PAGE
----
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Ranbaxy Stops Production of Lipitor due to Possible Glass in Product

Dec. 2, 2012
Demand for the cholesterol lowering drug in the U.S. has been a big boost to Ranbaxy's sales.

NEW DELHI -- Indian drug giant Ranbaxy has ceased production of its generic version of cholesterol-busting drug Lipitor until it probes the issue of "possible" glass particles in some lots, a statement said Saturday.

The problem is the latest to beset the generics heavyweight, India's largest drug firm by sales, which reached a deal with U.S. regulators earlier this year over a lengthy quality compliance dispute in which it promised tighter checks.

Ranbaxy on November 9 informed its customers of a "voluntary recall" of some lots of its atorvastatin tablets -- the generic version of Lipitor, the U.S. Food and Drug Administration (USFDA) said in statement on its website.

The lots of atorvastatin, packaged in bottles of 90 and 500 tablets, are being recalled "due to possible contamination with very small glass particles similar to the size of a grain of sand," the statement added.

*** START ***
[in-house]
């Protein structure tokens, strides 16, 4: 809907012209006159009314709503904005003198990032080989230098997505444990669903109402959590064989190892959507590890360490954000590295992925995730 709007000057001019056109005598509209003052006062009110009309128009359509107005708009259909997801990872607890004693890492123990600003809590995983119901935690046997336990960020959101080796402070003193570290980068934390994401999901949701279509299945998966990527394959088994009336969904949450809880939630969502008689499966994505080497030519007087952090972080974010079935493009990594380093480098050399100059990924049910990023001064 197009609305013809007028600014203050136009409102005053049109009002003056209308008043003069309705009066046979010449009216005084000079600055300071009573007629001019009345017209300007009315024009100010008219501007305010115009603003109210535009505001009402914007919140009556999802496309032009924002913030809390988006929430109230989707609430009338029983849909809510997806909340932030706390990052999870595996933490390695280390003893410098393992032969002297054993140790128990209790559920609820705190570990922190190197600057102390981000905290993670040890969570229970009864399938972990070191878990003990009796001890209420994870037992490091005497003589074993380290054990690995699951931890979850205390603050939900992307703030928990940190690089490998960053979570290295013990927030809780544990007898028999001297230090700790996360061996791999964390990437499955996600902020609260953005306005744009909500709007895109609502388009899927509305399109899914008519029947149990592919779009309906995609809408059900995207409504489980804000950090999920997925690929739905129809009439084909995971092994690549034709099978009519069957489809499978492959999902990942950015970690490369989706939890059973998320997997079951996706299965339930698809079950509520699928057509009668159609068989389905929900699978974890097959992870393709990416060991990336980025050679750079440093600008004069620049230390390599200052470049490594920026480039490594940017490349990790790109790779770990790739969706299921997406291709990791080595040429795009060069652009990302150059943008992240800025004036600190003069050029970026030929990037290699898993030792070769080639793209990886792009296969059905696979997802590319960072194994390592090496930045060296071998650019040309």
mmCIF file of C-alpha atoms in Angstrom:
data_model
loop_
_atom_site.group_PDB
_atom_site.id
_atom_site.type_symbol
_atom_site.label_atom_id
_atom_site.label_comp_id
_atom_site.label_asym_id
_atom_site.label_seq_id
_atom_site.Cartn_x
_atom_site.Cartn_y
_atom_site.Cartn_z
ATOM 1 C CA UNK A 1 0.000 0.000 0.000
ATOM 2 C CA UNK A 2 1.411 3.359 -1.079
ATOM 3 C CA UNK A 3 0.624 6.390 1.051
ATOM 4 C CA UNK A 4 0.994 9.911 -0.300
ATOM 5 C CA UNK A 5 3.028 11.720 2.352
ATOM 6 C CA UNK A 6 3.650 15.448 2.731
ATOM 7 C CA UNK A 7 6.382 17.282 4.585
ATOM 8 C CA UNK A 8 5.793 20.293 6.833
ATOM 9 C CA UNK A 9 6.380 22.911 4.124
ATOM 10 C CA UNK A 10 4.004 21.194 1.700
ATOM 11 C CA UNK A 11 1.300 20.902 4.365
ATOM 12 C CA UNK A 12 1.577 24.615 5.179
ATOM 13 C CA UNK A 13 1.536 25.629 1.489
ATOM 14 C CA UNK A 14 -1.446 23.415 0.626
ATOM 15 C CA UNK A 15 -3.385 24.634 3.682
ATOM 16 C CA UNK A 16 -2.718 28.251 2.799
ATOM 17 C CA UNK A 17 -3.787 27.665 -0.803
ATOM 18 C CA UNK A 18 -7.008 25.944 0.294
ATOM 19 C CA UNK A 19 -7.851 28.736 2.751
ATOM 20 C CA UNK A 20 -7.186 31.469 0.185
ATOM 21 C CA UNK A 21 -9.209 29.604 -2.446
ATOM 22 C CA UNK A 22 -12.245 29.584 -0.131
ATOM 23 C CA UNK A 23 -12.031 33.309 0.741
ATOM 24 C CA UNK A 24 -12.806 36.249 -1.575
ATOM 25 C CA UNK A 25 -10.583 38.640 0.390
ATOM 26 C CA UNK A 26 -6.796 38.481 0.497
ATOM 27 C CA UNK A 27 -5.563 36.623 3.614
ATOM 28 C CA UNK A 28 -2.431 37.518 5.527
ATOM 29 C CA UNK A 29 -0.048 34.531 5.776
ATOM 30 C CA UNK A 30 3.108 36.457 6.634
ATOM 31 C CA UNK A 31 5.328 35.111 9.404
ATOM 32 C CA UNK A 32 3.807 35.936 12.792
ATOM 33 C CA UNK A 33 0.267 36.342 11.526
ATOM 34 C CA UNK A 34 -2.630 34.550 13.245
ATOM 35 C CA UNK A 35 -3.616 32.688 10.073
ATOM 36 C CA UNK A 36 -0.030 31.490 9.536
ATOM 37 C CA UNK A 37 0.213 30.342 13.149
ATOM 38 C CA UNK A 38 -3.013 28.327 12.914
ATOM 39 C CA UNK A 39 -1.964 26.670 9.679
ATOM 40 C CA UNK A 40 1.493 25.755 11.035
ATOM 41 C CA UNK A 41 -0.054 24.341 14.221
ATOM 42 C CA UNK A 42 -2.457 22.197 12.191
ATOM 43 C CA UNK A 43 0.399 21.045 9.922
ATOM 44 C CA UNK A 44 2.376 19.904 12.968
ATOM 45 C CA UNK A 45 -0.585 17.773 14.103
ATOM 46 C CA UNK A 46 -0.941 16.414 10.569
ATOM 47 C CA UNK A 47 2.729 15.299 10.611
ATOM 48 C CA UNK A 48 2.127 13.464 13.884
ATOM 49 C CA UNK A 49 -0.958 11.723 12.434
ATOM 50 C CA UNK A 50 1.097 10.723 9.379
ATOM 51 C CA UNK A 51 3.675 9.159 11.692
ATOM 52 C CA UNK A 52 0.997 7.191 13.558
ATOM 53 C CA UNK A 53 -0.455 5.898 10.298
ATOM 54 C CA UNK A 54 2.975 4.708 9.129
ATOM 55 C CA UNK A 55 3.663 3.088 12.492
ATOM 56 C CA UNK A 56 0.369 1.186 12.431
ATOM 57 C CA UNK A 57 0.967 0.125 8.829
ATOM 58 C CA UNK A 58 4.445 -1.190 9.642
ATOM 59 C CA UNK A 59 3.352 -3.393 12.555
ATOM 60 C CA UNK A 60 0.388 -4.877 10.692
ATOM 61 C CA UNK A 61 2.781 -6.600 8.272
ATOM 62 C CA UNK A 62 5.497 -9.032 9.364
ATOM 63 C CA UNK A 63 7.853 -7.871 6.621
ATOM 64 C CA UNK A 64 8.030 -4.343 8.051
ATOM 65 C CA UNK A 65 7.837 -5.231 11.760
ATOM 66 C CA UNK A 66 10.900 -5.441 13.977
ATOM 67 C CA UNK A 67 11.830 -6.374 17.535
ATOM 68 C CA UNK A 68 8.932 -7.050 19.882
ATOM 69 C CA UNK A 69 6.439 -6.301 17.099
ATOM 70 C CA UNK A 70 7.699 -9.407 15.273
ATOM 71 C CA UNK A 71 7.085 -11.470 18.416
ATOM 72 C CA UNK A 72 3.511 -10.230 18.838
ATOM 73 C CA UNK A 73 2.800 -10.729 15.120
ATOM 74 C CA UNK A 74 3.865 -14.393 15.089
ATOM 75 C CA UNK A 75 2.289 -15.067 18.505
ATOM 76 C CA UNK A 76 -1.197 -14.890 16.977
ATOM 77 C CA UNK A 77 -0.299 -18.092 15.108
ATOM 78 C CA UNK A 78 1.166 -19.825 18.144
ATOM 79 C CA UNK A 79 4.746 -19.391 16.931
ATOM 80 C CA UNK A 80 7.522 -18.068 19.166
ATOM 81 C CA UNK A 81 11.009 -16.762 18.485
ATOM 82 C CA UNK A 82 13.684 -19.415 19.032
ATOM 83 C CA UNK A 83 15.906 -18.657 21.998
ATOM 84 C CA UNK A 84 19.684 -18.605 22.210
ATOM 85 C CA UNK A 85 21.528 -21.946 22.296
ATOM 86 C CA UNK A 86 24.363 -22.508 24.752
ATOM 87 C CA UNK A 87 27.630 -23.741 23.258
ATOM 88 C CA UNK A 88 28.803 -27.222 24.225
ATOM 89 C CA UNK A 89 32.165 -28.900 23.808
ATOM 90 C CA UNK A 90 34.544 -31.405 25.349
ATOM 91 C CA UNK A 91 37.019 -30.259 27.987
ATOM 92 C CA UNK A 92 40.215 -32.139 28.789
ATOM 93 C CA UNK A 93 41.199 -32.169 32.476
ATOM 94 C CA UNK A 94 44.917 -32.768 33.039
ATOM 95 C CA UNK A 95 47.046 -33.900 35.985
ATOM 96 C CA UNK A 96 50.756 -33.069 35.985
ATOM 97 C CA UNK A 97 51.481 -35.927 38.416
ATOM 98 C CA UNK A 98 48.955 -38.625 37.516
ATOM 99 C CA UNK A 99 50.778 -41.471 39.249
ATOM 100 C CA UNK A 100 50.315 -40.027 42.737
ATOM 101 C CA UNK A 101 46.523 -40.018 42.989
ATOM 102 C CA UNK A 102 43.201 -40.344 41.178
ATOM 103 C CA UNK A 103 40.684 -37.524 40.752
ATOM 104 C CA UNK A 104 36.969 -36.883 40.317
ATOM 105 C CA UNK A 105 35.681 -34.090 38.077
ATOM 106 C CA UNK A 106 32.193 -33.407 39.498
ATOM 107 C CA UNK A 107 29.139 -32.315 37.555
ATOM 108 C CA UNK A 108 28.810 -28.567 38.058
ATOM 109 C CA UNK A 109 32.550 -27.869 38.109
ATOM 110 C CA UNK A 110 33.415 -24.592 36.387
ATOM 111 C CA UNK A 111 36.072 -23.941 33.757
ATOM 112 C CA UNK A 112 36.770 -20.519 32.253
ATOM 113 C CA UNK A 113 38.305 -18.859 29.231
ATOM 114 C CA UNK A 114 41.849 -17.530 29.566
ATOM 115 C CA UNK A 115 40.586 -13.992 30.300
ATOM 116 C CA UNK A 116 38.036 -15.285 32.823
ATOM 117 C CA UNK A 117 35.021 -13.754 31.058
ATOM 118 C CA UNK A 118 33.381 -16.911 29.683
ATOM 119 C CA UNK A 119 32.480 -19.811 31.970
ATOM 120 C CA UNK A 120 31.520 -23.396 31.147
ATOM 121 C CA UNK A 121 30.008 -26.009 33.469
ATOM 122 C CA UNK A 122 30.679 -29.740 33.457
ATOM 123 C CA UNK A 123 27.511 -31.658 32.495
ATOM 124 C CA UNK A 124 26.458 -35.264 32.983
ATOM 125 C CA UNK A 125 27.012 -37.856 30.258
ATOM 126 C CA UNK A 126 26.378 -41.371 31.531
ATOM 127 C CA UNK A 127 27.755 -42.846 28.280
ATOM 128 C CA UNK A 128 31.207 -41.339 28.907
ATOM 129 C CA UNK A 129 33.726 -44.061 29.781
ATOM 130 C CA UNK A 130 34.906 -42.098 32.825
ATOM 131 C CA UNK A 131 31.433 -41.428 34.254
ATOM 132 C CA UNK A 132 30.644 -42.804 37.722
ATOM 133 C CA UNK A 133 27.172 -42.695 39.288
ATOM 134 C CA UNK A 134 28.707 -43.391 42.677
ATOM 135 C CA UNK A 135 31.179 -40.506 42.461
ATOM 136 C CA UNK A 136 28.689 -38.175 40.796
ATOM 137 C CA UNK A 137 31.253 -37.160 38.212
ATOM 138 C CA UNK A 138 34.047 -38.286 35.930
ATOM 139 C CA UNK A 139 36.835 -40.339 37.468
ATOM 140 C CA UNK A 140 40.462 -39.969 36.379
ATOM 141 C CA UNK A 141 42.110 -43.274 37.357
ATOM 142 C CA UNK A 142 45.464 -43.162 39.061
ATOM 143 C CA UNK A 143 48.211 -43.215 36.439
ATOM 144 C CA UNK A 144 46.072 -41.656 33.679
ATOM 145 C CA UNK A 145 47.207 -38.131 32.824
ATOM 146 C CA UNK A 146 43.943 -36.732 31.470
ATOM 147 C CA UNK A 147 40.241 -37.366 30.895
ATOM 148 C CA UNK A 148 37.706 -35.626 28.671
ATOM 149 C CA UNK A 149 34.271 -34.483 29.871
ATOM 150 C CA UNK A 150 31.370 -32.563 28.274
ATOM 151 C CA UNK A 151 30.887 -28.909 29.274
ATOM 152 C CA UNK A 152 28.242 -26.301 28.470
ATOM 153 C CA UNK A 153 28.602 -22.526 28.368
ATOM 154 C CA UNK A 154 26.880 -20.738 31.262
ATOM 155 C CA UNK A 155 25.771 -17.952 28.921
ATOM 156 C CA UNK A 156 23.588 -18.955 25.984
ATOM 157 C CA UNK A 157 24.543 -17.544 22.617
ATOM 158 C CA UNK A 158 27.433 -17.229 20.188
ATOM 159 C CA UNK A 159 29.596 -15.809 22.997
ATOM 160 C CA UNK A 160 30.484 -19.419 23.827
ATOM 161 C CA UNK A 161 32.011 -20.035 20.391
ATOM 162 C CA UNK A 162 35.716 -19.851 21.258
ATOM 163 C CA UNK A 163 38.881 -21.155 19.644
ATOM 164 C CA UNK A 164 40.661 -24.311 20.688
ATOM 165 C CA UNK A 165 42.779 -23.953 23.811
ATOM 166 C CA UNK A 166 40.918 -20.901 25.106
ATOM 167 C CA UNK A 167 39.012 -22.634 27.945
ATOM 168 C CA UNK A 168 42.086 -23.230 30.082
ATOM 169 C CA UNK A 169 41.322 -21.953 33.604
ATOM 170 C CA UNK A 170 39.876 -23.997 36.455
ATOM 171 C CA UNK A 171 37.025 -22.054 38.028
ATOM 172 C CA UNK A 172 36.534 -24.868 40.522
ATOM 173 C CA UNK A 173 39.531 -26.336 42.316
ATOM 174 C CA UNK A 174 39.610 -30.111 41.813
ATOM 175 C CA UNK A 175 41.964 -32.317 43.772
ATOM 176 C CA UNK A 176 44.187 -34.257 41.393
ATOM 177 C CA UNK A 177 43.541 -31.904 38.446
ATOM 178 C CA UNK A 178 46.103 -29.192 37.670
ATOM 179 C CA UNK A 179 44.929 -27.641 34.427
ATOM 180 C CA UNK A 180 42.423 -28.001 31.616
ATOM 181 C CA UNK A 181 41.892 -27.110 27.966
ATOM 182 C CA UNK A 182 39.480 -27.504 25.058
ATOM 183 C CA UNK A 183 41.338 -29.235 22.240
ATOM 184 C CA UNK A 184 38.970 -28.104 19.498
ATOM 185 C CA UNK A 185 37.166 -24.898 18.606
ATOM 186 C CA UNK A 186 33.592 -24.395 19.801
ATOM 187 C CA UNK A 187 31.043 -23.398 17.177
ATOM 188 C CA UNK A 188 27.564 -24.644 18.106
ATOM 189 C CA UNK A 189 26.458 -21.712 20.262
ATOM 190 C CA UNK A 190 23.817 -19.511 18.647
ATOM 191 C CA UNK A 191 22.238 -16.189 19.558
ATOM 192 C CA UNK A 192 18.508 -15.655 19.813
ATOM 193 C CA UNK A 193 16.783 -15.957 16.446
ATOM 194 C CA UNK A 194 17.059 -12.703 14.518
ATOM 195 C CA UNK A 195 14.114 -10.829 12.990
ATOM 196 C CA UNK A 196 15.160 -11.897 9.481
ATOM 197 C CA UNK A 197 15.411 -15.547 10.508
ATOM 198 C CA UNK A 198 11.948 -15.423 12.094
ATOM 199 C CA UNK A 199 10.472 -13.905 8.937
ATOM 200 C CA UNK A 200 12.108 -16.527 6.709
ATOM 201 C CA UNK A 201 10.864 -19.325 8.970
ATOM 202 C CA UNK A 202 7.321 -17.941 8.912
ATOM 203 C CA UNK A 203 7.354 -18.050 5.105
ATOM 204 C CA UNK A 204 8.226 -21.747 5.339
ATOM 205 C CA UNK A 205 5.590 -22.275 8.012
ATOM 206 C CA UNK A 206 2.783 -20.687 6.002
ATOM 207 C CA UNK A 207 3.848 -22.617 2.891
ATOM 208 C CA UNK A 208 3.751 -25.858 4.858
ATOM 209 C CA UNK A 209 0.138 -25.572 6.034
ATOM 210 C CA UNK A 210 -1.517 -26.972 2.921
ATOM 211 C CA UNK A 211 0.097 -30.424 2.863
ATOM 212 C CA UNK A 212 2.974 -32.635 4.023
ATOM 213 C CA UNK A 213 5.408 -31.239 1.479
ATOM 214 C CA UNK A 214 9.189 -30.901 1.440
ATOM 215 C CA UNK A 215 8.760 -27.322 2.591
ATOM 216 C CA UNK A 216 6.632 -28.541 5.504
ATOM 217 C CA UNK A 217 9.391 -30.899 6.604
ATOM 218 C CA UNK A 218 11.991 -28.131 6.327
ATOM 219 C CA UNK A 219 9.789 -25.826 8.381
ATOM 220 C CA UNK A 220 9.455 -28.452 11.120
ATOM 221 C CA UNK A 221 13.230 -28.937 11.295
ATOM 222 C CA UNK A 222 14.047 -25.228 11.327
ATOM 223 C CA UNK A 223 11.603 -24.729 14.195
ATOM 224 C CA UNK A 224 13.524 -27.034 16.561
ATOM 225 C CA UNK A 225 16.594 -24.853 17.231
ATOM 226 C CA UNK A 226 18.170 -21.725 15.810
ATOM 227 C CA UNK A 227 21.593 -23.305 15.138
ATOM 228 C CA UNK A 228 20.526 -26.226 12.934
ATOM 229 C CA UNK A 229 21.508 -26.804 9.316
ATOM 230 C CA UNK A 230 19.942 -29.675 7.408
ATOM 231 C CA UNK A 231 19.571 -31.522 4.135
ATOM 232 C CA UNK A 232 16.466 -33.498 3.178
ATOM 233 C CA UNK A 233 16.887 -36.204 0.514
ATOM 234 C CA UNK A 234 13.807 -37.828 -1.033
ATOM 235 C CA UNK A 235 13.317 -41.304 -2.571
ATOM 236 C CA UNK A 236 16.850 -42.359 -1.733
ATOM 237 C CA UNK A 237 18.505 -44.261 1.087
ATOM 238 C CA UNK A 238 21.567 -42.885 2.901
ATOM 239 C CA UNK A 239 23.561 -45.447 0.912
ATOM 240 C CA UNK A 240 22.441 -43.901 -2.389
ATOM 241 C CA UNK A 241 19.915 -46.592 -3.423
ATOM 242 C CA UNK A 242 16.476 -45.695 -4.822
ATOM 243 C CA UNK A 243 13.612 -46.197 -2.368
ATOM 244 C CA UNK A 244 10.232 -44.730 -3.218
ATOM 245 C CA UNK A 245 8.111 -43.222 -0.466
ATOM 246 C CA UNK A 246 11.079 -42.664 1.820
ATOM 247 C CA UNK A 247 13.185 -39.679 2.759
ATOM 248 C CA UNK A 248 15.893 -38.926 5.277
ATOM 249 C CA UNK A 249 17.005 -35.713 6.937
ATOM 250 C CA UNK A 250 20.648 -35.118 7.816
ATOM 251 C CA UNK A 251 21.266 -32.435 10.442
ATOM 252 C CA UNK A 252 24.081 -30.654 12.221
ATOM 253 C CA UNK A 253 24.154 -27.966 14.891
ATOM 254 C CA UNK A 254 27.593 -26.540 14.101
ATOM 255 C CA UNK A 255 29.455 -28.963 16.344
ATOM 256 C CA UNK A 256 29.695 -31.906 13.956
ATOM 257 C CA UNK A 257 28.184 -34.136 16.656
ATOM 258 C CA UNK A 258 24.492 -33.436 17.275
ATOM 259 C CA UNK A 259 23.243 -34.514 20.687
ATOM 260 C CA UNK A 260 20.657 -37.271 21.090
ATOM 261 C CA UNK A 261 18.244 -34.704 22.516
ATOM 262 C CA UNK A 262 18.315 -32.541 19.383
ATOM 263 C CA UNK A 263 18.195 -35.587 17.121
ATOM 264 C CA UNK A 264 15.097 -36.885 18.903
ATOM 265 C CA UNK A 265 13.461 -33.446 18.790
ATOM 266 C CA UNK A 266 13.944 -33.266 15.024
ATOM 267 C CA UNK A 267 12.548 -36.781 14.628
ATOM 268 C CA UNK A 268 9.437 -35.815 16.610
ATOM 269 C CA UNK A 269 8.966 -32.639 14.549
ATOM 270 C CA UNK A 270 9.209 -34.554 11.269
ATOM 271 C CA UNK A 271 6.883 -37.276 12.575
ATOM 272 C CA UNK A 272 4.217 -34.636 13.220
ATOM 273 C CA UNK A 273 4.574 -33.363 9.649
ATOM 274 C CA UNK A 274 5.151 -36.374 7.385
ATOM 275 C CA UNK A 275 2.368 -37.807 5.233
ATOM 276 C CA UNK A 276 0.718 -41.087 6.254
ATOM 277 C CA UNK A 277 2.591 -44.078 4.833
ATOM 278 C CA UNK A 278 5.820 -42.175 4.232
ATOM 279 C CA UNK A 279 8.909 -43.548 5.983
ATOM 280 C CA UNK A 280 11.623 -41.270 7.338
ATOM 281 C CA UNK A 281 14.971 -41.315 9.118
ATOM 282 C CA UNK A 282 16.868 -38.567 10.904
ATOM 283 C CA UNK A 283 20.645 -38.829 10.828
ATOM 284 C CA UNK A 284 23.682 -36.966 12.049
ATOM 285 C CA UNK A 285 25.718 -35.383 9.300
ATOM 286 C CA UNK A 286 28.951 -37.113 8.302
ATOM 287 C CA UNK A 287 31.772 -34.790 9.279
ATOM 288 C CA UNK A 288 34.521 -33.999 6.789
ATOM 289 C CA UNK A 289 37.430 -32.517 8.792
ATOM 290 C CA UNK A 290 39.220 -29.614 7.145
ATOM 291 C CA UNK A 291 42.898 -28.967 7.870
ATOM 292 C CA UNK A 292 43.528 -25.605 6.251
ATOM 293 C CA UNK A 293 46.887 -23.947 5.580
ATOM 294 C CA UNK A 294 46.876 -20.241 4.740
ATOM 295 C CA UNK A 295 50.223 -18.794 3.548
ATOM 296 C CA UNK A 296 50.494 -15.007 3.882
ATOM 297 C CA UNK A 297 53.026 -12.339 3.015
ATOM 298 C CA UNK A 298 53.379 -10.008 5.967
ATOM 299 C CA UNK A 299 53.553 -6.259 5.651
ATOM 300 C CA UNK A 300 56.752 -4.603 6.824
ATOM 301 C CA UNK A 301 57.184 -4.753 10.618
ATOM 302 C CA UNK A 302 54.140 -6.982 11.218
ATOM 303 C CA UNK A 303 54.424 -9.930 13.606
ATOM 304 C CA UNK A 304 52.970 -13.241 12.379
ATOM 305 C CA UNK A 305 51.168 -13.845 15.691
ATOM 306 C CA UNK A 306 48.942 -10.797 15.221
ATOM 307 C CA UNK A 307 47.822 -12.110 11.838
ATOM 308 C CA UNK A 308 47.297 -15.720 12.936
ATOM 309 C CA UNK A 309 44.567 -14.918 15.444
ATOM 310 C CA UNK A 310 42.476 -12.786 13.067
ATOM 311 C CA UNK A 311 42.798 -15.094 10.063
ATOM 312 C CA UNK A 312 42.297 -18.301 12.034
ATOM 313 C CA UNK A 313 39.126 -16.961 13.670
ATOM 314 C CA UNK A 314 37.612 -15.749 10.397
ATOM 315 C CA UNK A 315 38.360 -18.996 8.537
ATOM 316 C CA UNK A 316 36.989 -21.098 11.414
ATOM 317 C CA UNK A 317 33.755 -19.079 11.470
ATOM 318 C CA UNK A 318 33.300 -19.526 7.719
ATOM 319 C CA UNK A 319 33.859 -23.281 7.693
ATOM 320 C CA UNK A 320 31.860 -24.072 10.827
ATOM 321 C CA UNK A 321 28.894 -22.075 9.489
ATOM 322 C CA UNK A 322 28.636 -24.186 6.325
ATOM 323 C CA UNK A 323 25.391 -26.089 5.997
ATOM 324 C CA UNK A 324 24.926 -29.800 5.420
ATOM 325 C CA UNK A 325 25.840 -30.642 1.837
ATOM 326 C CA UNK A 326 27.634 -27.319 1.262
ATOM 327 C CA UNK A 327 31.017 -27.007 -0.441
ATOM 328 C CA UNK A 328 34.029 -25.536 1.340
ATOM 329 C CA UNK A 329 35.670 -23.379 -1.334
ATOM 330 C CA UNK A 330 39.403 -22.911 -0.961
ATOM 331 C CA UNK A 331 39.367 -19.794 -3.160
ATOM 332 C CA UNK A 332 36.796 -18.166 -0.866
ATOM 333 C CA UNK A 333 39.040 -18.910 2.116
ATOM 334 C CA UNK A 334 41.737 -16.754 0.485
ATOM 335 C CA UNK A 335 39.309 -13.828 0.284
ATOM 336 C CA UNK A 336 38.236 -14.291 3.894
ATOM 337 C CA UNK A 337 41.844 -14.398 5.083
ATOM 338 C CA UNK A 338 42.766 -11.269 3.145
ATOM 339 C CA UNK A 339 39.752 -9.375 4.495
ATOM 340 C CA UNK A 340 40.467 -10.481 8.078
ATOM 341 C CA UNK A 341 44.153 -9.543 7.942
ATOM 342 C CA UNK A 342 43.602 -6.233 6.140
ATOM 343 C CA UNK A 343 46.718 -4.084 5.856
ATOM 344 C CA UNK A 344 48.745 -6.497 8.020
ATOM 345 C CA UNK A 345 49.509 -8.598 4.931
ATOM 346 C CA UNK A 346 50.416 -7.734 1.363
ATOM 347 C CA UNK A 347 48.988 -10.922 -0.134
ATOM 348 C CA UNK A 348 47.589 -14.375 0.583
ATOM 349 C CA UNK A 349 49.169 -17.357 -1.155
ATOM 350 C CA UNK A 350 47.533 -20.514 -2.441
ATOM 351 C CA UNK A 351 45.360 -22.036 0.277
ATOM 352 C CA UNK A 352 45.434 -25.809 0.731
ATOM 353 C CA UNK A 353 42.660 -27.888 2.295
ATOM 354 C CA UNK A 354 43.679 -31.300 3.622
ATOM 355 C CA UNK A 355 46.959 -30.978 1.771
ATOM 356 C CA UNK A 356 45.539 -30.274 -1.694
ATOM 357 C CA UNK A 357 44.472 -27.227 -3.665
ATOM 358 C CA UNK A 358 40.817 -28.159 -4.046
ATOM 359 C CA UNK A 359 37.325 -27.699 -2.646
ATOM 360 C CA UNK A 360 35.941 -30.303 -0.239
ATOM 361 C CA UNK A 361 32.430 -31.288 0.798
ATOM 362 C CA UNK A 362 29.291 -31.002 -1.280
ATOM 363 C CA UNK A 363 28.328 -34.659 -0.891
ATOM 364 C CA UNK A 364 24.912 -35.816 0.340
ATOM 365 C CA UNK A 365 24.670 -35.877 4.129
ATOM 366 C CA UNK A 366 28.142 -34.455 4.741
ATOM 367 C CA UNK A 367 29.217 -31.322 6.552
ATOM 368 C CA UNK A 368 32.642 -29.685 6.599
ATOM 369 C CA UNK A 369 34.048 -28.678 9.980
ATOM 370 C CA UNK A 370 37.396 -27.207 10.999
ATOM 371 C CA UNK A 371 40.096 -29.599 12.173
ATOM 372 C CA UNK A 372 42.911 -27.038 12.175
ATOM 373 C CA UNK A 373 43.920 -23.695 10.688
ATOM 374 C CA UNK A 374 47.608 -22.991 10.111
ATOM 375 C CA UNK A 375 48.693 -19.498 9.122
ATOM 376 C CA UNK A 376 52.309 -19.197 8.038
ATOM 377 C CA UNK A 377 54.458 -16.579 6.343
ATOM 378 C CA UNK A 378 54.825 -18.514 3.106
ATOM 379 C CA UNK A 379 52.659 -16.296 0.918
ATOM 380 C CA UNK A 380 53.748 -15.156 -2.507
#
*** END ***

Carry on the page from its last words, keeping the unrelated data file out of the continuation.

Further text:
"Ranbaxy decided to stop making atorvastatin until the company has thoroughly investigated the cause of the contamination and remedied the problem," the U.S. agency said.

Demand for the cholesterol lowering drug in the United States has been a big boost to Ranbaxy's sales.

The firm, headquartered in the New Delhi satellite city of Gurgaon, supplies the generic version of Lipitor to the U.S. market from two facilities -- New Jersey-based Ohm Laboratories and its Mohali plant in India.

"At this time, we have not received any reports of patient harm due to glass particulates that may be in the recalled product," USFDA added.

Ranbaxy, bought by Japan's Daiichi Sankyo for $4.6 billion in 2008, launched the drug in the U.S. market a year ago. Ranbaxy's recall involves 41 lots with mid-2014 expiry dates.

Ranbaxy, which has factories in eight countries, has grown by selling cheap copies of branded drugs that have gone off-patent, and through challenges to patents owned by Western companies.

Daiichi Sankyo bought control of the Indian firm to diversify globally and to break into the fast-growing generics market. But Daiichi Sankyo faced an uphill battle to turn around Ranbaxy after U.S. authorities alleged the company falsified data, failed to prevent contamination of medicines and kept poor records.

Copyright Agence France-Presse, 2012

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